Mayberry v. SSM Health Businesses
MEMORANDUM AND ORDER: IT IS HEREBY ORDERED that plaintiff's motion for conditional certification of collective action and leave to issue class notice [Doc. # 44 ] is granted. IT IS FURTHER ORDERED that the conditionally-certified class shall include all current and former hourly-paid home healthcare workers employed at any time within the last three years at defendants St. Louis and St. Louis West branch locations. IT IS FURTHER ORDERED that defendant shall, not later than June 20, 20 17, provide plaintiffs counsel with a list of all potential class members. The list shall be provided in electronic format and shall include the name, last known residence address, phone number, email address, and dates of employment. IT IS FUR THER ORDERED that the proposed notice and consent form [Doc. #44-18] submitted by plaintiffs is approved subject to the changes discussed herein. IT IS FURTHER ORDERED that plaintiffs may send out the approved notice and consent form, and defendant shall be required to conspicuously post the notice in the break rooms at its St. Louis and St. Louis West branch locations until the opt-in period expires. Signed by District Judge Carol E. Jackson on 5/30/17. (JAB)
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UNITED STATES DISTRICT COURT
EASTERN DISTRICT OF MISSOURI
CHRISTINA MAYBERRY, et al.,
individually and on behalf of
others similarly situated,
SSM HEALTH BUSINESSES, d/b/a
SSM HOME CARE and/or SSM HEALTH
Case No. 4:15-CV-1680-CEJ
MEMORANDUM AND ORDER
This matter is before the Court on the motion of plaintiff Christina Mayberry
to conditionally certify a collective action under the Fair Labor Standards Act
(FLSA), 29 U.S.C. § 216(b). Defendant SSM Health Businesses has filed a response
in opposition and the issues are fully briefed.
Plaintiff brings this action to recover unpaid overtime and unpaid wages
under the FLSA and the Missouri Minimum Wage Law (MMWL), Mo. Rev. Stat. §
Cleo Mayfield, Janice Tainter, and Rhonda McKinnon have opted in as
Plaintiff alleges that she and other hourly-paid home healthcare
workers employed by defendant in Missouri, Illinois, and Oklahoma were subjected
to a policy or practice that required them to work “off the clock,” without pay.
Plaintiff seeks to conditionally certify a collective action under 29 U.S.C. § 216(b).
The proposed class would include all current and former hourly-paid home
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healthcare workers employed at any time within the last three years at defendant’s
St. Louis and St. Louis West branch locations.
Section 7 of the FLSA prohibits an employer from subjecting non-exempt
employees to a work week in excess of 40 hours unless the employee is
compensated for overtime worked at a rate of at least one and one half his or her
regular hourly wage. 29 U.S.C. § 207. Any employer who violates this restriction
“shall be liable to the employee or employees affected in the amount of their ...
unpaid overtime compensation ... and in an additional equal amount as liquidated
damages.” 29 U.S.C. § 216(b). Section 216(b) provides that a plaintiff may bring
suit under the FLSA “for and in behalf of himself or themselves and other
employees similarly situated.” 29 U.S.C. § 216(b). However, an employee does not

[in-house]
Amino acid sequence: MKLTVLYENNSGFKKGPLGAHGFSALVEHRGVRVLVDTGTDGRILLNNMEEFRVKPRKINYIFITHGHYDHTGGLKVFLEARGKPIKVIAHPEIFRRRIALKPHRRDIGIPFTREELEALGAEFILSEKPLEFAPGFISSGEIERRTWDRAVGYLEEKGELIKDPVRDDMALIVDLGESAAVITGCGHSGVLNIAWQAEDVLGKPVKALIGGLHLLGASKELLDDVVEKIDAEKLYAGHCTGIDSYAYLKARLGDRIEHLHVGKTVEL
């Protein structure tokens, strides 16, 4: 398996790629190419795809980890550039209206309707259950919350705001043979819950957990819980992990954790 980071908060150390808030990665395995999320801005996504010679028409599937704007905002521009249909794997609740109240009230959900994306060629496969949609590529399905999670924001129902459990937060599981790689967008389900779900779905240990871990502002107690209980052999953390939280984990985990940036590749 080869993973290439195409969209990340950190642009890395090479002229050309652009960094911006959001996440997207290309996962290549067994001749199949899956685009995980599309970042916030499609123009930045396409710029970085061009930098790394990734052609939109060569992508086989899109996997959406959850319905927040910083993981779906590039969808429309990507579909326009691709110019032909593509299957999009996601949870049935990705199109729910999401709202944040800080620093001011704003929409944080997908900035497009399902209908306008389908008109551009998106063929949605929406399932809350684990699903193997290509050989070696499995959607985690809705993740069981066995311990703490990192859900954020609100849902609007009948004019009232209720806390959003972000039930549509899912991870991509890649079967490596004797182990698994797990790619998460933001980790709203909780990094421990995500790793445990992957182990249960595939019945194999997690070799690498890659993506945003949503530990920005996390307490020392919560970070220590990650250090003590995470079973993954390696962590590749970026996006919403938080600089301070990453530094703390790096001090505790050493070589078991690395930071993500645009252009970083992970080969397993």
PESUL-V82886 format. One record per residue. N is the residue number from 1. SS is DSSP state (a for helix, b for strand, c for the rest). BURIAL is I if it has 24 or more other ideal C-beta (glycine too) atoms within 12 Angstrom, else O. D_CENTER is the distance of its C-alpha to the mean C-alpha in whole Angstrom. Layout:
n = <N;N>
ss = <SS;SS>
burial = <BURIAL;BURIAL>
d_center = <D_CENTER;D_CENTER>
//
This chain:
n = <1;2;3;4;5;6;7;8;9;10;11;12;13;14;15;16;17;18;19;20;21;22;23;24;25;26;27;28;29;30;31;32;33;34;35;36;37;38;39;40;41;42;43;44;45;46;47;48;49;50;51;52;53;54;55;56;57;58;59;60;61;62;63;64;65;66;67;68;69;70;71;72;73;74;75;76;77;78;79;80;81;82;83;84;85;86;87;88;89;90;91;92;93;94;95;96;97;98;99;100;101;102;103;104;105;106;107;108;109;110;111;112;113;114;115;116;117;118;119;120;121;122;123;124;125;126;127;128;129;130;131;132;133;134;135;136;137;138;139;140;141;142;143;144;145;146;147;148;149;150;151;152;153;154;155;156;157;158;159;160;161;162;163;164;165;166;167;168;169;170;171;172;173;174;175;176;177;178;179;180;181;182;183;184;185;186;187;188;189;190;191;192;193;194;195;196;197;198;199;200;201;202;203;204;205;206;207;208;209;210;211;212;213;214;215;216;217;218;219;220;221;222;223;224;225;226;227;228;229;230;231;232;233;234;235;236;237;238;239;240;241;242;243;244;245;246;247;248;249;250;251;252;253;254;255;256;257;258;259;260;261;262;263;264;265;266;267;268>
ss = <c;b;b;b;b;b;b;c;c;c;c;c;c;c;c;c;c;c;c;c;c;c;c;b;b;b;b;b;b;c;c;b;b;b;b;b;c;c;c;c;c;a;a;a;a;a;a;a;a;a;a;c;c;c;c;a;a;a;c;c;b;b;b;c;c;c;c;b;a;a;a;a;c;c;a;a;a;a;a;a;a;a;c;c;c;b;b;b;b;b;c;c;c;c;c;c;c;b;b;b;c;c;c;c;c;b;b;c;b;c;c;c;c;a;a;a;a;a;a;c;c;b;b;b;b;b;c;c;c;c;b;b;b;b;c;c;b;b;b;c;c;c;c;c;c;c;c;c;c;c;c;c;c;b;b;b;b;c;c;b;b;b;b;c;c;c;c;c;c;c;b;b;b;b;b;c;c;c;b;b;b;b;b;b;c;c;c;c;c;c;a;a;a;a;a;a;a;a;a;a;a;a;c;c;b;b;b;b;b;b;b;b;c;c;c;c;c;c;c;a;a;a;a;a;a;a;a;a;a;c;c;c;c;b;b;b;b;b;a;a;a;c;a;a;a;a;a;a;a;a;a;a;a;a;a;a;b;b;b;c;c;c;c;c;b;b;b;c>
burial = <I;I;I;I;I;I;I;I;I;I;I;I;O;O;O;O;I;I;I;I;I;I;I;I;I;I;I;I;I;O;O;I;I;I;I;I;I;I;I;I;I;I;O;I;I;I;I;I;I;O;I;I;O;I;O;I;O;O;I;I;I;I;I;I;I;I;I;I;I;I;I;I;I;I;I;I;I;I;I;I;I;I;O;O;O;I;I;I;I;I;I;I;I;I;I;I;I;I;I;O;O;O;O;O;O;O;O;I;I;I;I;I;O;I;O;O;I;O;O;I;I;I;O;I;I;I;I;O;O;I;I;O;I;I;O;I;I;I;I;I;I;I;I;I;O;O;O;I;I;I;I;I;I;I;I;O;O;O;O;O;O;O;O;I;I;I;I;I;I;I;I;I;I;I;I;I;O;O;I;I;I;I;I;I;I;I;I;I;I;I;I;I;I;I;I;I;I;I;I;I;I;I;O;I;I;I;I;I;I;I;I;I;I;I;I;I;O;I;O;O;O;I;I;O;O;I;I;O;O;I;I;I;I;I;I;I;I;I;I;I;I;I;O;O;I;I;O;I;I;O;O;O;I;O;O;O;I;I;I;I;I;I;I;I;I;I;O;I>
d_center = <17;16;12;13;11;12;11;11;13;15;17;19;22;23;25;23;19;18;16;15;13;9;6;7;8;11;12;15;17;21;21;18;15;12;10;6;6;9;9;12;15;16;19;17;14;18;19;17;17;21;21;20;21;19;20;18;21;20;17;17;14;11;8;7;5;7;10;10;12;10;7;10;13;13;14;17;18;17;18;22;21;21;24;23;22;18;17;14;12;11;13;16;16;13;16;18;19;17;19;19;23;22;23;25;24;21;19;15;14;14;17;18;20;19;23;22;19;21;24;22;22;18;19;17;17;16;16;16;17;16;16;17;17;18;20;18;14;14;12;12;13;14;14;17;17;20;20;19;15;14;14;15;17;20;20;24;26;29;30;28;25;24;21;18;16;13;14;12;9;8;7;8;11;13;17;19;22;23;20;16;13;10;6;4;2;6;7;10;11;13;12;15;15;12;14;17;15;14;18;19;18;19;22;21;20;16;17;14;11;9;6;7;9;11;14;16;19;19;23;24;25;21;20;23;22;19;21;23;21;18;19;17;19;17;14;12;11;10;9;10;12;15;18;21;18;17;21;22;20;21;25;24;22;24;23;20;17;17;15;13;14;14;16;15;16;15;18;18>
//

become a party to the suit “unless he gives his consent in writing to become such a
party and such consent is filed in the court in which such action is brought.” Id.
The Eighth Circuit has not adopted a procedure for determining whether a
group of employees is similarly situated or for obtaining the consent of those
employees, but this Court has consistently employed the two-step process applied
by the other circuits that have considered the issue. See, e.g., Beasely v. GC
Services LP, 270 F.R.D. 442, 444 (E.D.Mo.2010); Simmons v. Enter. Holdings, Inc.,
2011 WL 855669, at *2 (E.D.Mo.2011); Ondes v. Monsanto Co., 2011 WL 6152858
(E.D.Mo.2011). “Under this two-step process, the plaintiff first moves for class
certification for notice purposes...[o]nce the Court conditionally certifies the class,
potential class members are given notice and the opportunity to ‘opt-in.’” Kautsch
v. Premier Commc’ns, 504 F.Supp.2d 685, 688 (W.D.Mo.2007).
“At the second
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step of the process, the defendant may move to decertify the class. This is typically
done after the close of discovery when the Court has much more information and is
able to make a more informed decision.” Id.
Because the preliminary certification is made with limited information and is
conditional in nature, the “plaintiff's burden is not onerous.” Dernovish v. AT&T
Operations, Inc., 2010 WL 143692 (W.D. Mo. Jan. 12, 2010). “There is no need to
show that the would-be members of the class are actually similarly situated or that
they are identical, but the plaintiff must present some evidence to demonstrate the
class members are similar in important respects and are subjected to similar
policies or circumstances.” Id. (citing Huang v. Gateway Hotel Holdings, 248 F.R.D.
225, 227 (E.D. Mo. 2008); see also Kautsch, 504 F.Supp.2d at 689.
words, plaintiff must produce “nothing more than substantial allegations that the
putative class members were together the victims of a single decision, policy or
plan.” Davis v. NovaStar Mortg., Inc., 408 F.Supp.2d 811, 815 (W.D. Mo. 2005).
In support of the motion for conditional certification, Mayberry submits her
declaration and the declarations of the opt-in plaintiffs.
The declarations are
identical in terms of the allegations made against the defendant. The declarants
state: (1) they were hourly-paid home healthcare workers working out of